Nola’s Brandy Tart

This – like most baking recipes – is a multi-process event.

Nola's Brandy Tart
Photo: Dylan Swart

To make Nola’s Brandy Tart, you will need:

  • 700g chopped dates
  • 1½ teaspoons bicarb
  • 1 cup white sugar
  • 3 tablespoons butter
  • 2 cups flour
  • ¼ teaspoon salt
  • 2 eggs
  • ¼ cup chopped pecan nuts
  • 4 teaspoons baking powder


For the syrup

  • 2 cups white sugar
  • 1 cup water
  • 1 teaspoon vanilla essence
  • 1 tablespoons butter
  • ½ cup brandy

We begin with the dates. The first intervention is to remove the pips – with care! It takes just one date pip to crack a molar and ruin a meal. Place the de-pipped dates in a bowl and pour a cup of boiling water mixed with the bicarb over them. Let the bowl and its contents stand until cool. Stage two: place the three teaspoons of butter and the cup of sugar in the bowl of your electric mixer. Rev this until the contents have creamed. Lower the revs and add the eggs, one at a time.

Follow up with the chopped pecans and mix until all ingredients are evenly combined. Switch off the mixer. Combine the flour, salt and baking powder in a sifter and sift them into the mixing bowl. Running at low revs, let the dry ingredients mix thoroughly with the contents. Switch off and add the chopped dates, stirring them in by hand with a spoon. Preheat the oven to 200°C.

Decant the mixture into two ovenproof pie dishes and bake them for 20 minutes. At this point, reduce the temperature to 180°C and continue the baking process for a further 20 minutes. When done, remove from the oven and place on a rack.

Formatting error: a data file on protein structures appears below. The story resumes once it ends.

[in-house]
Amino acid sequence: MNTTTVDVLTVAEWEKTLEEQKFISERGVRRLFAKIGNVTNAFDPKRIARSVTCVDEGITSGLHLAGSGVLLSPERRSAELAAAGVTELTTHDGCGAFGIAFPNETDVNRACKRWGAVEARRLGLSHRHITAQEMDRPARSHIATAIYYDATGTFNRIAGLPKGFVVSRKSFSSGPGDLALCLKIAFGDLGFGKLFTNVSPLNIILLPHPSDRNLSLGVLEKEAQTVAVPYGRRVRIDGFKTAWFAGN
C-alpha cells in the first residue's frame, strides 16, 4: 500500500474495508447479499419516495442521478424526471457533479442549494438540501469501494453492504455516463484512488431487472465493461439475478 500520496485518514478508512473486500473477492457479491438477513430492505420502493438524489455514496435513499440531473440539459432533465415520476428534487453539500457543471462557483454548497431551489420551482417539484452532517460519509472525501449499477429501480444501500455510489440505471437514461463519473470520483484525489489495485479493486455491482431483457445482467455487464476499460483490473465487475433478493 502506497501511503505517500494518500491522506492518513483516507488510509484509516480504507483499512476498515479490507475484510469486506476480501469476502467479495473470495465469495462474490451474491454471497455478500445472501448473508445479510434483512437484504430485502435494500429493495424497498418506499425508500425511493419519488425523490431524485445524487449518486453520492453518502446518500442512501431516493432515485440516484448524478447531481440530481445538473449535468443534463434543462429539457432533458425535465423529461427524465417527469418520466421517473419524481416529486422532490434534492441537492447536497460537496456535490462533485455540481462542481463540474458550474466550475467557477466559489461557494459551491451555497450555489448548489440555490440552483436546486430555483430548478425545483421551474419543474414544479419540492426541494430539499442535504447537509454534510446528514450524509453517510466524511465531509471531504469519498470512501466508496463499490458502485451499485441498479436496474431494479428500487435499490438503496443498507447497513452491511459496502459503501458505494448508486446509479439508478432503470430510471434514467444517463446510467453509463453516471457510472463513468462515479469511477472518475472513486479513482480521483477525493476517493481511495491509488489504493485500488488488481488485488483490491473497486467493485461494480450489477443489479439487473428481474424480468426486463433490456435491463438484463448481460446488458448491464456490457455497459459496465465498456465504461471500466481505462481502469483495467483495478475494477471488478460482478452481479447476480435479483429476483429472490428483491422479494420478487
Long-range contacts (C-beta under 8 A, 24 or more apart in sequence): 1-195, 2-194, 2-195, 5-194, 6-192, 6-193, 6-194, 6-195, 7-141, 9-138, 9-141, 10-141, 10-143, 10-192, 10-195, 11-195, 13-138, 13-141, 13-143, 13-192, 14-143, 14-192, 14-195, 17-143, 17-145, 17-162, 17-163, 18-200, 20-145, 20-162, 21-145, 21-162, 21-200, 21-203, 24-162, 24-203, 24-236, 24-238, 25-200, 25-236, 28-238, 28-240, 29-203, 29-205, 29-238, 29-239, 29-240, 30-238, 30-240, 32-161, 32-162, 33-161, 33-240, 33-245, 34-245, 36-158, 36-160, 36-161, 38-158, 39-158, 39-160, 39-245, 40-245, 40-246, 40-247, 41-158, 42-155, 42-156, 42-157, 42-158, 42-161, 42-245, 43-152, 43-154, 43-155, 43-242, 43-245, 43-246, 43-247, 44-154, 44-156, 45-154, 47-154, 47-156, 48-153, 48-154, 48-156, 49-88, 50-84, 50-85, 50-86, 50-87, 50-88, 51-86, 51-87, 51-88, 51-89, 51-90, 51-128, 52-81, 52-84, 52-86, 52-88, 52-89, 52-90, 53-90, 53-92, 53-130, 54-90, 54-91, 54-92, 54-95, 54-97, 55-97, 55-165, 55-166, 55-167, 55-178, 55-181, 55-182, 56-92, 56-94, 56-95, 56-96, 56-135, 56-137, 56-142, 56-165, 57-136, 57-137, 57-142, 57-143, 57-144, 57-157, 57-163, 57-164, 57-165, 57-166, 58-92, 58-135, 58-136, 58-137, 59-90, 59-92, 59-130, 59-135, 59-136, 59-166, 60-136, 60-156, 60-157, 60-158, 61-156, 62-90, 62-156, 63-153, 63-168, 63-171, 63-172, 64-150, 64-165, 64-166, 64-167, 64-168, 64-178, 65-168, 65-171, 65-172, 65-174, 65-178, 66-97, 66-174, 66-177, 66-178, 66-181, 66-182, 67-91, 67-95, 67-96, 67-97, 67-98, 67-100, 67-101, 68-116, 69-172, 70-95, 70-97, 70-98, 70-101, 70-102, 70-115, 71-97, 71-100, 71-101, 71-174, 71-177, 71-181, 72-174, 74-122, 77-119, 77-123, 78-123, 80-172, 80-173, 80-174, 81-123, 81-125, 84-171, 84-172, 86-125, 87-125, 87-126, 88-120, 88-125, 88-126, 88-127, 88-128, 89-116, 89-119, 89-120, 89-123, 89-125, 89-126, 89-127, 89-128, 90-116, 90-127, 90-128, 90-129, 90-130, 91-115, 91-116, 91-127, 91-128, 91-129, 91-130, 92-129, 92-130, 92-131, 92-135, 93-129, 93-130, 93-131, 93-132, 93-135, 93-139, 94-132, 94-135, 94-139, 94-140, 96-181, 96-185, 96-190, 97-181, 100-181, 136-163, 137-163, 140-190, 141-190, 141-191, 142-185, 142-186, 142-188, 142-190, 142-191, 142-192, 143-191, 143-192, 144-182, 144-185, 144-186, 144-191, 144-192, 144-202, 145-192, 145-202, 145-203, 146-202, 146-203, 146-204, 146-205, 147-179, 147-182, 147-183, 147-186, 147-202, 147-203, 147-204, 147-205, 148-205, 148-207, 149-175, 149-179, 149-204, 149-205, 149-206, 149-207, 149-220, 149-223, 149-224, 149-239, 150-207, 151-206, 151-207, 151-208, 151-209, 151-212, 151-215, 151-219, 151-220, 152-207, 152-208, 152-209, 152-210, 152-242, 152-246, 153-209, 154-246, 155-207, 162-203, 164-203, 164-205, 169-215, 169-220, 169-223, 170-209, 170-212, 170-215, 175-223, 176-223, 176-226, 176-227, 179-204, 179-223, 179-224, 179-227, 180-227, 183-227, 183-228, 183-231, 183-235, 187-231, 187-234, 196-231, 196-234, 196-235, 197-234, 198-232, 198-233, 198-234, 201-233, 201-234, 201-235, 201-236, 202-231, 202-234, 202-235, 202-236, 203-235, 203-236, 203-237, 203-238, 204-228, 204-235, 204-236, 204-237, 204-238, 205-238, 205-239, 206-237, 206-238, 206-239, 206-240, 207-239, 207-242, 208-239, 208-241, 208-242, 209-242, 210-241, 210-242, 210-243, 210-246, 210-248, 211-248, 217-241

Now for the syrup. Select a medium saucepan and into it pour the two cups of sugar and a single cup of water. Bring this to the boil for five minutes, keeping a careful eye on the process.

Swiftly stir in the butter, vanilla essence and the brandy, and boil briefly to drive off the alcohol. Pour this fragrant syrup over the warm tarts immediately prior to serving. Timing is something of a big deal here, especially if you want to retain the enticing aromas of vanilla and brandy.

Of course, you need not restrict yourself to the indifferent experience of industrial vanilla flavourings. A real vanilla pod, while not cheap, brings considerable clout to this confection. It also raises your social standing with other serious cooks who will be awed by your finesse. Finally, whipped cream. For the novice cook, knowing when to stop is all part of the learning process. Whip just long enough for air to enter the mixture and so thicken the cream. Allow the guests to add the cream personally.

Thanks Nola!